The basic set of ideas were a sort of summary of the logic of classical mechanics. In classical mechanics, it's not discrete updating. It's solving differential equations. But the idea of one arrow in and one arrow out becomes what is called Liouville's theorem in classical mechanics. If you know what that is, you will recognize what I said. If not, you will get to when you learn classical mechanics.
PAUL: Just so that we don't leave people concerned, as a final question, you suggested there might be a tunneling to some zero cosmological constant.
LEONARD SUSSKIND: Oh, yeah. Yeah, I jumped--
PAUL: Do you want to just allay people's concerns and estimate the timescale for that?
LEONARD SUSSKIND: Before I allay your concerns, before I allay your concerns, let me make you more worried. Jumping to a zero cosmological constant is not an innocent thing. It's true. If the cosmological constant-- if that's all that happened, and the cosmological constant suddenly became zero, I don't think it would affect us very much.
But you're jumping over this barrier to something new, to a place where the parameters of physics are different, where everything is different. There may or may not be electrons in that world. There may or may not be photons. In other words, physics, the properties of a physical world, would be very, very different. In addition to the cosmological constant being different, everything would be different.
In other words, it could well be a world in which atoms don't exist. So that's the bad news. The good news is that such events are exponentially unlikely. Let's see. Where was it? Where was the picture? Let me redraw the picture over here. I'll draw a picture, and then we dump this. And then we do that.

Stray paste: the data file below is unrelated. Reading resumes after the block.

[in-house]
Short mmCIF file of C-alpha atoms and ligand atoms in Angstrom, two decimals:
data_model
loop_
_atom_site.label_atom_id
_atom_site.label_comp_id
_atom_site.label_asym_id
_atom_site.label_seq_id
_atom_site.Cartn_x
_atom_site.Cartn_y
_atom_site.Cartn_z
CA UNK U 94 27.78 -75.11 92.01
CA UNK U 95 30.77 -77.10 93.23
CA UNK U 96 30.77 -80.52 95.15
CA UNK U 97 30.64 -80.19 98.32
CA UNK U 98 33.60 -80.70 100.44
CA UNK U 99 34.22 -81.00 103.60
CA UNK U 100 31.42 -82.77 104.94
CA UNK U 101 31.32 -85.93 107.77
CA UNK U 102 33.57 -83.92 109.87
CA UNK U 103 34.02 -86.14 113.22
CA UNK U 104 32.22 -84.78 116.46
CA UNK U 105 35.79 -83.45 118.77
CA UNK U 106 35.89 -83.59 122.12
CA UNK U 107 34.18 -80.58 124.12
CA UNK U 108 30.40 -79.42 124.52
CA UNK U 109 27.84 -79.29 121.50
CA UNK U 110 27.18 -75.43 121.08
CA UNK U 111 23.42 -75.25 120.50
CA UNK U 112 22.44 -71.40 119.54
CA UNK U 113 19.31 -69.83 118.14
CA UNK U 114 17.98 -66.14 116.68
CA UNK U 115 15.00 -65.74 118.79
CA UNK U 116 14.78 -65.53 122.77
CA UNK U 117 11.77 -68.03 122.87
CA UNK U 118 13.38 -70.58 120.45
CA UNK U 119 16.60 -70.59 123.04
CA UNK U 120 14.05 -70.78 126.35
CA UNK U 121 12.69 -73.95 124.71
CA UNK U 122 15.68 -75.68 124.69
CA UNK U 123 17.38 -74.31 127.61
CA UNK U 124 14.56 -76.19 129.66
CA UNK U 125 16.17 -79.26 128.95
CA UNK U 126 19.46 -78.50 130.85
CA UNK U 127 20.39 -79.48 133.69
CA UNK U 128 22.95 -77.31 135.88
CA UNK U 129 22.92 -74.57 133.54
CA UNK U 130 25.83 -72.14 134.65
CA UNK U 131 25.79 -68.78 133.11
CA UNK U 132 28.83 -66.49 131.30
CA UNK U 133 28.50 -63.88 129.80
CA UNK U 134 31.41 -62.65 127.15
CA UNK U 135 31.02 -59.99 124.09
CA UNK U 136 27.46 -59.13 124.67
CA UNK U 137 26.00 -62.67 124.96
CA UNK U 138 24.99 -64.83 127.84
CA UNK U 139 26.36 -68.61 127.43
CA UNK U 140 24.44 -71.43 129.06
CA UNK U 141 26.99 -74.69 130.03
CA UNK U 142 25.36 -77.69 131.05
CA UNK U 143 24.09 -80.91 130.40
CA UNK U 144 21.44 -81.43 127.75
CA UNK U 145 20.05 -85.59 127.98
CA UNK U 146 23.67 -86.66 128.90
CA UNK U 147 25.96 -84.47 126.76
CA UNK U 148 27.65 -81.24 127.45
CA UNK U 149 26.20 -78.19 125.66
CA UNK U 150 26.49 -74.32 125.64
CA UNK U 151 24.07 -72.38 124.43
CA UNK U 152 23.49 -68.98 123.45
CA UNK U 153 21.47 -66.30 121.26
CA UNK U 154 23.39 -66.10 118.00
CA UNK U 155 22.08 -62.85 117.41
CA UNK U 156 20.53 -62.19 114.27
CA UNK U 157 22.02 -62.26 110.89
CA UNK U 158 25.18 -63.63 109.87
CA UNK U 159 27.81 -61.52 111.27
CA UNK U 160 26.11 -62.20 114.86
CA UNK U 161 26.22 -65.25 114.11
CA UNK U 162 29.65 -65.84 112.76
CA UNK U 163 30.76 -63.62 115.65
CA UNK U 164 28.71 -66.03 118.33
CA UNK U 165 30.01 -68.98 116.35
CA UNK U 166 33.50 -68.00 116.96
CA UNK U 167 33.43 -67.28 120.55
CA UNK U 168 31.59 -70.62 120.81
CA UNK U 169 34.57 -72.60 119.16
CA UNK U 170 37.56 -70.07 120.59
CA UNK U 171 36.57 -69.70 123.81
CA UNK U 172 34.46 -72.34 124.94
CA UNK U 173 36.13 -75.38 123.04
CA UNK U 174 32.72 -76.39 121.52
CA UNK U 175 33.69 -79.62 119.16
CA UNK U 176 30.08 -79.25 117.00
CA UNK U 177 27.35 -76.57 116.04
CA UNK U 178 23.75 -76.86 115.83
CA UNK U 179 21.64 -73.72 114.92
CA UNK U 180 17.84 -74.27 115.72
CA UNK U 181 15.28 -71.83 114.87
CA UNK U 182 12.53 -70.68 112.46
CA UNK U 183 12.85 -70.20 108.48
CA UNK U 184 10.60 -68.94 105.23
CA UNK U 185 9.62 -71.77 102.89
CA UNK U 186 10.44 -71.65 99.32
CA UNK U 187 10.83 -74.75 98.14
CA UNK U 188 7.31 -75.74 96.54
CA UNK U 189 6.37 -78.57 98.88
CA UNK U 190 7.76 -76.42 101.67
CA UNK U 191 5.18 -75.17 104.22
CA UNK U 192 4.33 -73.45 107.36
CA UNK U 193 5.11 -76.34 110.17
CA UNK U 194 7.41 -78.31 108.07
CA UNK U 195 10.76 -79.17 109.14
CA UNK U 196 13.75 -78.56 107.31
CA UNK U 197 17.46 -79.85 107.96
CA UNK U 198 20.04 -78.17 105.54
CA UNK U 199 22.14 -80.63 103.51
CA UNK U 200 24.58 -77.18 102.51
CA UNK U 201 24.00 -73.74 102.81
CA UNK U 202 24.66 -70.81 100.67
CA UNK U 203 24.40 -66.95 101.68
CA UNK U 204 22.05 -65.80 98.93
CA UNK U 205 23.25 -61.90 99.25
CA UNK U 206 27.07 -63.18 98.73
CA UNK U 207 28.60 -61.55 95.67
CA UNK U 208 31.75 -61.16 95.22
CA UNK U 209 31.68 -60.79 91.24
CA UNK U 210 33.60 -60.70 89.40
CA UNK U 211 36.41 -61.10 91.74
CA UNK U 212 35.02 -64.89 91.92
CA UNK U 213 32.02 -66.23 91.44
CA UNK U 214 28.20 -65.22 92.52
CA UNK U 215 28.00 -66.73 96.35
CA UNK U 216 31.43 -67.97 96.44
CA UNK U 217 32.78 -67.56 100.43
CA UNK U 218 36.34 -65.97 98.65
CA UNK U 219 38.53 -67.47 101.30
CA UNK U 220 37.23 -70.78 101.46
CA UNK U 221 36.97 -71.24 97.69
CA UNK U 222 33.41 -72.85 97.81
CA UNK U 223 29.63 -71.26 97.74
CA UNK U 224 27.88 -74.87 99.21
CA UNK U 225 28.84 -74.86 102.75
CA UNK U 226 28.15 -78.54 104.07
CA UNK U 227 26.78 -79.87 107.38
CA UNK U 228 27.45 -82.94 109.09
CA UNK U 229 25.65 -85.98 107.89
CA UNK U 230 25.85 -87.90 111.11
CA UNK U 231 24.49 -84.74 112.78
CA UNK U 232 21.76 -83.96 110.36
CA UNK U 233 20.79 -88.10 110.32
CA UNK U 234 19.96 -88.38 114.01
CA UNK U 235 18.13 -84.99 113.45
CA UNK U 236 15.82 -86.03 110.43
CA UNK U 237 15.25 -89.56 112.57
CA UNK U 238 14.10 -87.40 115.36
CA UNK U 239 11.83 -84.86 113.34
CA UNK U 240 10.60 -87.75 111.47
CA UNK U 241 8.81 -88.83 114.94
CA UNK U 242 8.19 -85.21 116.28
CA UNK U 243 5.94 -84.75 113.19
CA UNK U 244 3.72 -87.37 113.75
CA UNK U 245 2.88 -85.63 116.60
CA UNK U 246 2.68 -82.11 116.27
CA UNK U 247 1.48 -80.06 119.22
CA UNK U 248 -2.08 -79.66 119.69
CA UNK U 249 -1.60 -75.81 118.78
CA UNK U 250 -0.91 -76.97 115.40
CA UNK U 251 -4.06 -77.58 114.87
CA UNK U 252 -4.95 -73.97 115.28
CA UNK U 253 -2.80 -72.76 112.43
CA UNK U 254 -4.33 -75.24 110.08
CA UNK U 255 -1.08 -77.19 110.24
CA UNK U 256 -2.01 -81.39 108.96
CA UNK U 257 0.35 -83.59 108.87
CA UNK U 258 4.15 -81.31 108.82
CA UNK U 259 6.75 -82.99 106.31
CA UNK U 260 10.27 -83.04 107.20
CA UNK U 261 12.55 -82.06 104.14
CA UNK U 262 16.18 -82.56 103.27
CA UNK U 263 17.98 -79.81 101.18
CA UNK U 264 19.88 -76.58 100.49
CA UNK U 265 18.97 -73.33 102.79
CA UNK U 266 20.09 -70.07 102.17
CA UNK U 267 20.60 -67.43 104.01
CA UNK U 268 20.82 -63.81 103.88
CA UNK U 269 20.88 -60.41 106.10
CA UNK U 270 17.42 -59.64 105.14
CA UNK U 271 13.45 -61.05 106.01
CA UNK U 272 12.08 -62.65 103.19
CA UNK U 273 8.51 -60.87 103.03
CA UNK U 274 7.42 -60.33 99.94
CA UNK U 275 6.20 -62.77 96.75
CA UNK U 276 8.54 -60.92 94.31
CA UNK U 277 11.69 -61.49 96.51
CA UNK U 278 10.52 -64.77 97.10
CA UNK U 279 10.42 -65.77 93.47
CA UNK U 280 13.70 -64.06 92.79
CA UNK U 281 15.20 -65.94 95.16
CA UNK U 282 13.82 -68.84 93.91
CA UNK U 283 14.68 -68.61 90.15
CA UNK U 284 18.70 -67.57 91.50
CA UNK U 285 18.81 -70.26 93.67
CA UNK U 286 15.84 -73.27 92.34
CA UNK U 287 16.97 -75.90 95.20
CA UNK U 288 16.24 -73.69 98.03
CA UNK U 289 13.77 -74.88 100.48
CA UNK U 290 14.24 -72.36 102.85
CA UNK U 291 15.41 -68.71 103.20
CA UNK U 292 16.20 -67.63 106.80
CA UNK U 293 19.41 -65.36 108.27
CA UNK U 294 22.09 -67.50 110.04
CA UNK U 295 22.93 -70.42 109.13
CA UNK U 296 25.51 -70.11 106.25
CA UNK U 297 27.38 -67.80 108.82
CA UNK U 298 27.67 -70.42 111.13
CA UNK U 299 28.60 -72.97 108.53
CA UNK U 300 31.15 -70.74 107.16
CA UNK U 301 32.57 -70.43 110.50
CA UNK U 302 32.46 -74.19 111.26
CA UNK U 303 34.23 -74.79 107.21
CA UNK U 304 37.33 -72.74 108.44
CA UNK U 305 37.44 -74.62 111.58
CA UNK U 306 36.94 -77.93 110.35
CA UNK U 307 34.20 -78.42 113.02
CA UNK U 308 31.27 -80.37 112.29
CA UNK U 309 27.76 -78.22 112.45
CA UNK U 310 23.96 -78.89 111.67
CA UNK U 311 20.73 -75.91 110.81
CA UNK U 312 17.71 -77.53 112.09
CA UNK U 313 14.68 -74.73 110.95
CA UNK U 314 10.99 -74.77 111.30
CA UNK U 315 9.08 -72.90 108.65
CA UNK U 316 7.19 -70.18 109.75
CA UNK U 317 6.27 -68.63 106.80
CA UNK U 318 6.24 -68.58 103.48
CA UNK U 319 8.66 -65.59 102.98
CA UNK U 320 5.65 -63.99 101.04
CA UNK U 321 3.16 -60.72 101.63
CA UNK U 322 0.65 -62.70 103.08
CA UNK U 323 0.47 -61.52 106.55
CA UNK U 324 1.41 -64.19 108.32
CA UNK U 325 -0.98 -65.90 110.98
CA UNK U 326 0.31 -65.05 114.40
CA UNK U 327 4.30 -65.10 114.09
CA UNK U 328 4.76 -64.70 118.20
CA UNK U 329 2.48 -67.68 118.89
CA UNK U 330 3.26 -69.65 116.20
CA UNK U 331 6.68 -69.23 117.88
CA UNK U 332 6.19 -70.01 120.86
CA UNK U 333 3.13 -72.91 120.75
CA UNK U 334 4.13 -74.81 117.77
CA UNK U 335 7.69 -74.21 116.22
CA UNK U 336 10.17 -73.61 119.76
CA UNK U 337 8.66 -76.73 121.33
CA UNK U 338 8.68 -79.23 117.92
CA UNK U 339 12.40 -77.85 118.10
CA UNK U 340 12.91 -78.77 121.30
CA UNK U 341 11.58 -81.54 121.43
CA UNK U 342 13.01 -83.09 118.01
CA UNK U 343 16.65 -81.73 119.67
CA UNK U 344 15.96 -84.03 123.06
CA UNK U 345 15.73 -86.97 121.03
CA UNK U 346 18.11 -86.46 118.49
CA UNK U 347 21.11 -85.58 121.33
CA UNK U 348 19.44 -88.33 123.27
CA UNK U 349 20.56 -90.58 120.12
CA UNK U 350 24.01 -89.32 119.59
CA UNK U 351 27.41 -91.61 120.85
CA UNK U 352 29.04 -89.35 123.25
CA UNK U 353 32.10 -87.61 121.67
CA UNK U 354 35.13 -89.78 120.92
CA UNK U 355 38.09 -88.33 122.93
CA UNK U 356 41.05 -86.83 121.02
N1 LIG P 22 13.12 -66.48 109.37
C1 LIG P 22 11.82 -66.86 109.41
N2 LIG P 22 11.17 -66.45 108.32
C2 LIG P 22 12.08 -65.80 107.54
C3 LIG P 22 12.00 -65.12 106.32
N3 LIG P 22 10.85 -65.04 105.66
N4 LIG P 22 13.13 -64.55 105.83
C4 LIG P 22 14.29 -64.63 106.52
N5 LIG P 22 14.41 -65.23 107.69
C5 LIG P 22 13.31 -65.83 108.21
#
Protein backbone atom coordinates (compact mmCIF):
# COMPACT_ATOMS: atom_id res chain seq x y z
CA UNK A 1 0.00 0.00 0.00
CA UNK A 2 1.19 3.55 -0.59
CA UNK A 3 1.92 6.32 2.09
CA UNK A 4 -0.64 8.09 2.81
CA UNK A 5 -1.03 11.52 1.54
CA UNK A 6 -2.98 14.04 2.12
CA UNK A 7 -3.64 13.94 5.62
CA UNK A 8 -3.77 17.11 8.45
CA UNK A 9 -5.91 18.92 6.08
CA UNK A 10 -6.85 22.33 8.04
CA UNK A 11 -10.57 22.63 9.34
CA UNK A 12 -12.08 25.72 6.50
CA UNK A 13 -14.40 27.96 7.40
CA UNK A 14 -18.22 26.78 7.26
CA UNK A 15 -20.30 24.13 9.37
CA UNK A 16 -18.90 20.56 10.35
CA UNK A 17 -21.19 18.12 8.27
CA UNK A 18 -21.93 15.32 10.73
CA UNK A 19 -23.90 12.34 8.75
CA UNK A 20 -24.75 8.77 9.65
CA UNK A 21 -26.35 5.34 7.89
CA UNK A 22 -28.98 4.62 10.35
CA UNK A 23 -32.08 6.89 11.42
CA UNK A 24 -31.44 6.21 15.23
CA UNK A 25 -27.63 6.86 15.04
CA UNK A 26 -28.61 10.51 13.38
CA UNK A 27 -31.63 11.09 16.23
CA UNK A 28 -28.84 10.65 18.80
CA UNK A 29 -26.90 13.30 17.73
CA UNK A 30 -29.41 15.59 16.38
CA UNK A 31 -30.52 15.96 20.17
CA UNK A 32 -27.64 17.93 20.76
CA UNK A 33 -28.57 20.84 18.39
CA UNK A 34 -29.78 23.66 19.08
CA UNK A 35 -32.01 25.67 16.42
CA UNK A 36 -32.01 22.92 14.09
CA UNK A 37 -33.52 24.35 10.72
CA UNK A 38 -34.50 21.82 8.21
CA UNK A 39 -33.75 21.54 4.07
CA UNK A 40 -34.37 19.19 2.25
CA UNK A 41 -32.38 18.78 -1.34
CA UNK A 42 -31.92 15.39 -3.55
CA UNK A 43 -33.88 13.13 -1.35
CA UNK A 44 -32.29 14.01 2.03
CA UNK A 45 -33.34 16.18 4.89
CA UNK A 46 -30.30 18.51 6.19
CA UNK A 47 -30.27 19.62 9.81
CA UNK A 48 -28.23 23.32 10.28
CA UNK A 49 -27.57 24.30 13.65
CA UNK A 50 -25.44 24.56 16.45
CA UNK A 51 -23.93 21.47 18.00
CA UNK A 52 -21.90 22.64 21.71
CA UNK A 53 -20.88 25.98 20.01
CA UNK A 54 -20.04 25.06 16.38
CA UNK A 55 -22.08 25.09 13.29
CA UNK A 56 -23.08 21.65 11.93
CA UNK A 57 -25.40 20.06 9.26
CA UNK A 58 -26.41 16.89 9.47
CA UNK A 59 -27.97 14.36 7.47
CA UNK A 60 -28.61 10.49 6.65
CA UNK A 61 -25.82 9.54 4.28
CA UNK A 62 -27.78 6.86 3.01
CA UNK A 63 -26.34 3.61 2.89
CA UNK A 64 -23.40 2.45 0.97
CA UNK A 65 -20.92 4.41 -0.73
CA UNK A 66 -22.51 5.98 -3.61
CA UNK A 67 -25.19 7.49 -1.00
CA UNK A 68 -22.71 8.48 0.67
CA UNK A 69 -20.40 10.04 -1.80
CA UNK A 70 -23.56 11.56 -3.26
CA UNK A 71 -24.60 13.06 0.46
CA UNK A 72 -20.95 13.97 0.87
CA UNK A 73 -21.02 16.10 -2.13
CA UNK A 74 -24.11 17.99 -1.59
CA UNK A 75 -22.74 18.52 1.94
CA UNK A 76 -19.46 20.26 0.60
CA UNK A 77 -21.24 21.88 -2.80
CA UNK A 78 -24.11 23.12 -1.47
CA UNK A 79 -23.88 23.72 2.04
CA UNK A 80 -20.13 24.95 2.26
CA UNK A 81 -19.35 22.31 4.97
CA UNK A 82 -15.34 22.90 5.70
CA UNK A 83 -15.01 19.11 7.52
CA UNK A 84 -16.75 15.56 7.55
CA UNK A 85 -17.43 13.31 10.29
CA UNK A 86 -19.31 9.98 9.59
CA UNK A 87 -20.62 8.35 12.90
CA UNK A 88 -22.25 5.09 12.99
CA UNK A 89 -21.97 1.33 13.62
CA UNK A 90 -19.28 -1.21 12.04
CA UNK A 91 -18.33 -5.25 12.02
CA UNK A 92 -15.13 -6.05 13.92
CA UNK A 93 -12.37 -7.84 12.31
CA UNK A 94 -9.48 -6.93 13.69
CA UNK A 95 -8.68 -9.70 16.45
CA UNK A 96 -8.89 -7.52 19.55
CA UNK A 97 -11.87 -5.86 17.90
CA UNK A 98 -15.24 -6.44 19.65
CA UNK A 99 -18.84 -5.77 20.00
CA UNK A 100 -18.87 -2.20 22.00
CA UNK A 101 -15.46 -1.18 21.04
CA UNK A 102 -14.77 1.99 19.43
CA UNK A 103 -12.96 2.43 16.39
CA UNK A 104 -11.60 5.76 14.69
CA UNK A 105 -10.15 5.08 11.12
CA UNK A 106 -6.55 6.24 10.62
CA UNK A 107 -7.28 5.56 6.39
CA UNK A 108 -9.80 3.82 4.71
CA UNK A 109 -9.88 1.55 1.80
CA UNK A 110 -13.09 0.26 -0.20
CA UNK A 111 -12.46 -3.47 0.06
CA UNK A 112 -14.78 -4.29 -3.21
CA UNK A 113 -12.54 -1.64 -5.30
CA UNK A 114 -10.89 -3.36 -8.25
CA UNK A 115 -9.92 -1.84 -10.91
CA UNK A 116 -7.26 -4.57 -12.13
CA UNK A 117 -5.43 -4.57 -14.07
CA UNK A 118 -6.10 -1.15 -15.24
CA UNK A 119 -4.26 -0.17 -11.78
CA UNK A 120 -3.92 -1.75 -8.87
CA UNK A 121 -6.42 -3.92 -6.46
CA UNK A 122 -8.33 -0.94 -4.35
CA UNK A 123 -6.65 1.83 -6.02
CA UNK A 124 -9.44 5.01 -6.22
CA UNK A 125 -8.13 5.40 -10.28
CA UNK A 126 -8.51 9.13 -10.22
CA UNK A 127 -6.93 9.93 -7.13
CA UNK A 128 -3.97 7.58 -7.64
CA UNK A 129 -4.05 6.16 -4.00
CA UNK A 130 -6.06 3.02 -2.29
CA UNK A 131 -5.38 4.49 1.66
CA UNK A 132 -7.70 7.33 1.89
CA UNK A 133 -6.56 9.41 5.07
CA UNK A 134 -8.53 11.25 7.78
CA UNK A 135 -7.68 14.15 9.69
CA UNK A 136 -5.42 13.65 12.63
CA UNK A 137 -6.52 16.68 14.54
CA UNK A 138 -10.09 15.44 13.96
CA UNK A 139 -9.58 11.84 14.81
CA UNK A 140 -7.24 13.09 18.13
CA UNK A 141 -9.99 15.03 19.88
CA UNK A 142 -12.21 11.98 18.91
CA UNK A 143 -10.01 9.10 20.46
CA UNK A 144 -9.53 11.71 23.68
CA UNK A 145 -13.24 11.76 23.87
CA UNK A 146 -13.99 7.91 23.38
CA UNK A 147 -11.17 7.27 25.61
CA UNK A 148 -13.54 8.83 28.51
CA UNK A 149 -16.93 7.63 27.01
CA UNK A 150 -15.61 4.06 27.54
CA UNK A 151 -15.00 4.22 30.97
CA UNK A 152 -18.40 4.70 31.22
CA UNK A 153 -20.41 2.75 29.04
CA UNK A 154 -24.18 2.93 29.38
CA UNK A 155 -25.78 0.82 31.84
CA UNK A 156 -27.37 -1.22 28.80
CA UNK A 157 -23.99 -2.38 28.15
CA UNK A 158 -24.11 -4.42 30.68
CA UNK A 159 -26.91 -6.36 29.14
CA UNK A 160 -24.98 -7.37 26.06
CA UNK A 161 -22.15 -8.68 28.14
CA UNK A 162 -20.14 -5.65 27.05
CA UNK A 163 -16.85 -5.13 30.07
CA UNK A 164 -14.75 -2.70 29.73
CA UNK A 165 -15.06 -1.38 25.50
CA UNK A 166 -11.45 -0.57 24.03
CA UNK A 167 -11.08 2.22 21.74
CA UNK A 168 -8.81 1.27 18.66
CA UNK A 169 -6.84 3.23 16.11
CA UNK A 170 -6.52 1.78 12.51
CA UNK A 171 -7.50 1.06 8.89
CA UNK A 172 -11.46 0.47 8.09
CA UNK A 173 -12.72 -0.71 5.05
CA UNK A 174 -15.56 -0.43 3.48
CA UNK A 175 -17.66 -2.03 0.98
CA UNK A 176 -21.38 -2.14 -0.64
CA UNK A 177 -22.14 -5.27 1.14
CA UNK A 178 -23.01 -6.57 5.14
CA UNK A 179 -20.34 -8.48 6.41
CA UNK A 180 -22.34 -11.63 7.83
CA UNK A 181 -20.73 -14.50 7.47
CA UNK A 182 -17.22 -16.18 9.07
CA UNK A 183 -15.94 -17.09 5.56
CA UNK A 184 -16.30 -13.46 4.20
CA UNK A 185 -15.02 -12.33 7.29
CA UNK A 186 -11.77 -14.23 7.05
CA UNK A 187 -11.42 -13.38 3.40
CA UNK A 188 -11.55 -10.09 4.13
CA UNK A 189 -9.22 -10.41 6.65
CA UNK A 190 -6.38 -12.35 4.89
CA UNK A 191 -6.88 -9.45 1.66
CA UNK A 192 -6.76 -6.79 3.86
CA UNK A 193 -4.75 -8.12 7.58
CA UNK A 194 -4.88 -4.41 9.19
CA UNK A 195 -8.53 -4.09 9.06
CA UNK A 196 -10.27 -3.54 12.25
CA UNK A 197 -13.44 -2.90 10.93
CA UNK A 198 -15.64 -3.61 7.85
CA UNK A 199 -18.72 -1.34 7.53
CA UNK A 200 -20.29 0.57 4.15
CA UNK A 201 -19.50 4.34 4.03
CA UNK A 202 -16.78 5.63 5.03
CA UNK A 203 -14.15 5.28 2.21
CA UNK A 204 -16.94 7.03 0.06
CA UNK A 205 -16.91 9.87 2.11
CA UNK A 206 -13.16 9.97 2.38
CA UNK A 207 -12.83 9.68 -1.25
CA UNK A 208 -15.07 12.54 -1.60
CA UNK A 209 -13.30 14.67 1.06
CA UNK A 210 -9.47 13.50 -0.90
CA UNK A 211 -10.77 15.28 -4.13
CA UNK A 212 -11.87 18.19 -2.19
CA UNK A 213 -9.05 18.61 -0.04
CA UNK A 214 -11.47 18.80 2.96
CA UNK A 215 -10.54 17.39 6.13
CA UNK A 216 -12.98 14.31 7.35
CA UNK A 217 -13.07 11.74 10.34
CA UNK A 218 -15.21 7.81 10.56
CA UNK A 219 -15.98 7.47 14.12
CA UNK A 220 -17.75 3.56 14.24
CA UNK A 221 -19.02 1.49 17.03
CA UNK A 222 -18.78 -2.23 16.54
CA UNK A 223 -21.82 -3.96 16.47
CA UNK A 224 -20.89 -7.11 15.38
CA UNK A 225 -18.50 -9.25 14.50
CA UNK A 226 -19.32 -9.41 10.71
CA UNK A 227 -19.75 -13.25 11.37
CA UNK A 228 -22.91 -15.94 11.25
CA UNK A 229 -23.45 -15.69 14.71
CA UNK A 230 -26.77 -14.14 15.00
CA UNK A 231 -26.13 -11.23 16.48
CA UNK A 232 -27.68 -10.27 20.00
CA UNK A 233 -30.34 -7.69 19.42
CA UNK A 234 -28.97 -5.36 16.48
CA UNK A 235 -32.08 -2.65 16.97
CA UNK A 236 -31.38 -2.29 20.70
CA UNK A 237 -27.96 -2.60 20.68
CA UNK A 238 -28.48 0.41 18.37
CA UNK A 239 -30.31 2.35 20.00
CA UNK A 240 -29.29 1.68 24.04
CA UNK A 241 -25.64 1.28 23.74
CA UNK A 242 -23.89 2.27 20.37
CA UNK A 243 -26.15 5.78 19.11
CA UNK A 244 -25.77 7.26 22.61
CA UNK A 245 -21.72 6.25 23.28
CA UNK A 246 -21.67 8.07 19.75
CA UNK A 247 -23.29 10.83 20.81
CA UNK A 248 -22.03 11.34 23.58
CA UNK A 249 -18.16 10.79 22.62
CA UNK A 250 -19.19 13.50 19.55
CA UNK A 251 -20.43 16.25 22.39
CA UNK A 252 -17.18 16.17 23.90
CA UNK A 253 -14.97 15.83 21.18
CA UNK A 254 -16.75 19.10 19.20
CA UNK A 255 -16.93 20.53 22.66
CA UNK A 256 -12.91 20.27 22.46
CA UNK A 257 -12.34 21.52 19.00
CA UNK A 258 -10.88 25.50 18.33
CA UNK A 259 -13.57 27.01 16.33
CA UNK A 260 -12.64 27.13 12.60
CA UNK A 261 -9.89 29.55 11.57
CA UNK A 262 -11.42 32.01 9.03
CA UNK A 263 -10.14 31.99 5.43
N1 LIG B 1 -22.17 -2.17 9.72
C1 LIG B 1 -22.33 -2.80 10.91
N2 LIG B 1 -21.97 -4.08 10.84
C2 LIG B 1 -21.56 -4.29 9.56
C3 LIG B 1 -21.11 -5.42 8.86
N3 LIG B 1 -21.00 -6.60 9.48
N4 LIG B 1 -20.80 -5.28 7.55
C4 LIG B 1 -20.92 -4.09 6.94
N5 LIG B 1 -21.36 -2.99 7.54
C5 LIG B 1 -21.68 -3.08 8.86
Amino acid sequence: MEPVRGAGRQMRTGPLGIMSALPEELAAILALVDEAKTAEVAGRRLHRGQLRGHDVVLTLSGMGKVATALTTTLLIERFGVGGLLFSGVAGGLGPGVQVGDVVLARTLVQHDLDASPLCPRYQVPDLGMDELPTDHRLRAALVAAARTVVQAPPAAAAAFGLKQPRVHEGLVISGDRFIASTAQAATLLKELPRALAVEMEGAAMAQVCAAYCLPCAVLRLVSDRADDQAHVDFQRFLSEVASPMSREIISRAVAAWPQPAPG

The time scale for the penetration through here is very, very sensitive to the parameters of this bump. It's typically exponentially long times. But is 10 billion years exponentially long? Yeah, it's exponentially in something, namely the log of 10 billion.
So there's no good reason why it couldn't happen tomorrow. But if you take some simple reasonable parameters for this coming out of various kinds of particle physics frameworks, you might expect that the time scales are much, much longer than the age of the universe. But, you know, I don't think anybody has a precise theory of this. Could it be tomorrow?
PAUL: Yeah, it will.
LEONARD SUSSKIND: I don't think so. I don't think so.
PAUL: Not tomorrow, but next lecture is Wednesday night.
LEONARD SUSSKIND: Unless it happens between now and tomorrow.
PAUL: Let's thank the speaker again.
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Theoretical physicist Leonard Susskind delivered the first of his three Messenger Lectures on "The Birth of the Universe and the Origin of Laws of Physics," April 28, 2014. Susskind is the Felix Bloch Professor of Theoretical Physics at Stanford University, and Director of the Stanford Institute for Theoretical Physics.